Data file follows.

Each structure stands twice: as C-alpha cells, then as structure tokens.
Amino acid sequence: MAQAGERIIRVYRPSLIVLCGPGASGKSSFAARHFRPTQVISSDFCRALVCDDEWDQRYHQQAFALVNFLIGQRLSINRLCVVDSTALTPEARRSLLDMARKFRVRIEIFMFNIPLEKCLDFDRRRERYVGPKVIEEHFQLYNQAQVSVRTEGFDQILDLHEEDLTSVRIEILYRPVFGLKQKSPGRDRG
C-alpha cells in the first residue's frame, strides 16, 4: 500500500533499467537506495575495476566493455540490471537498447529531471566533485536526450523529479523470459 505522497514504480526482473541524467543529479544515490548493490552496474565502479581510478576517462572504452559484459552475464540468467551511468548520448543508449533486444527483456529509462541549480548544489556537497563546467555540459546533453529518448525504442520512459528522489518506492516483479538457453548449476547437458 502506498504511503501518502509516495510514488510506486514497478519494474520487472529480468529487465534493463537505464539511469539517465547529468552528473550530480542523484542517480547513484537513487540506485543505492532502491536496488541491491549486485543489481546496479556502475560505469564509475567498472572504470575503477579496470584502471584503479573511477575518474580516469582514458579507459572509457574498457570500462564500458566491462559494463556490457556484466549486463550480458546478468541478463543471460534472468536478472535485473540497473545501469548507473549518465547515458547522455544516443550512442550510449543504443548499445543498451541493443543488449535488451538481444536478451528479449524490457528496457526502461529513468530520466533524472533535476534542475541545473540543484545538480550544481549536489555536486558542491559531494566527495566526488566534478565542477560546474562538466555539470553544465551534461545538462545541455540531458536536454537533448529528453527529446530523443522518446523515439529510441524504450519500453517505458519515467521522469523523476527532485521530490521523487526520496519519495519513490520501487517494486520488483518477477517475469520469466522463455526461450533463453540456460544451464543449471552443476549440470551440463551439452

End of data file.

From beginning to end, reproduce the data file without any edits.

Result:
Each structure stands twice: as C-alpha cells, then as structure tokens.
Amino acid sequence: MAQAGERIIRVYRPSLIVLCGPGASGKSSFAARHFRPTQVISSDFCRALVCDDEWDQRYHQQAFALVNFLIGQRLSINRLCVVDSTALTPEARRSLLDMARKFRVRIEIFMFNIPLEKCLDFDRRRERYVGPKVIEEHFQLYNQAQVSVRTEGFDQILDLHEEDLTSVRIEILYRPVFGLKQKSPGRDRG
C-alpha cells in the first residue's frame, strides 16, 4: 500500500533499467537506495575495476566493455540490471537498447529531471566533485536526450523529479523470459 505522497514504480526482473541524467543529479544515490548493490552496474565502479581510478576517462572504452559484459552475464540468467551511468548520448543508449533486444527483456529509462541549480548544489556537497563546467555540459546533453529518448525504442520512459528522489518506492516483479538457453548449476547437458 502506498504511503501518502509516495510514488510506486514497478519494474520487472529480468529487465534493463537505464539511469539517465547529468552528473550530480542523484542517480547513484537513487540506485543505492532502491536496488541491491549486485543489481546496479556502475560505469564509475567498472572504470575503477579496470584502471584503479573511477575518474580516469582514458579507459572509457574498457570500462564500458566491462559494463556490457556484466549486463550480458546478468541478463543471460534472468536478472535485473540497473545501469548507473549518465547515458547522455544516443550512442550510449543504443548499445543498451541493443543488449535488451538481444536478451528479449524490457528496457526502461529513468530520466533524472533535476534542475541545473540543484545538480550544481549536489555536486558542491559531494566527495566526488566534478565542477560546474562538466555539470553544465551534461545538462545541455540531458536536454537533448529528453527529446530523443522518446523515439529510441524504450519500453517505458519515467521522469523523476527532485521530490521523487526520496519519495519513490520501487517494486520488483518477477517475469520469466522463455526461450533463453540456460544451464543449471552443476549440470551440463551439452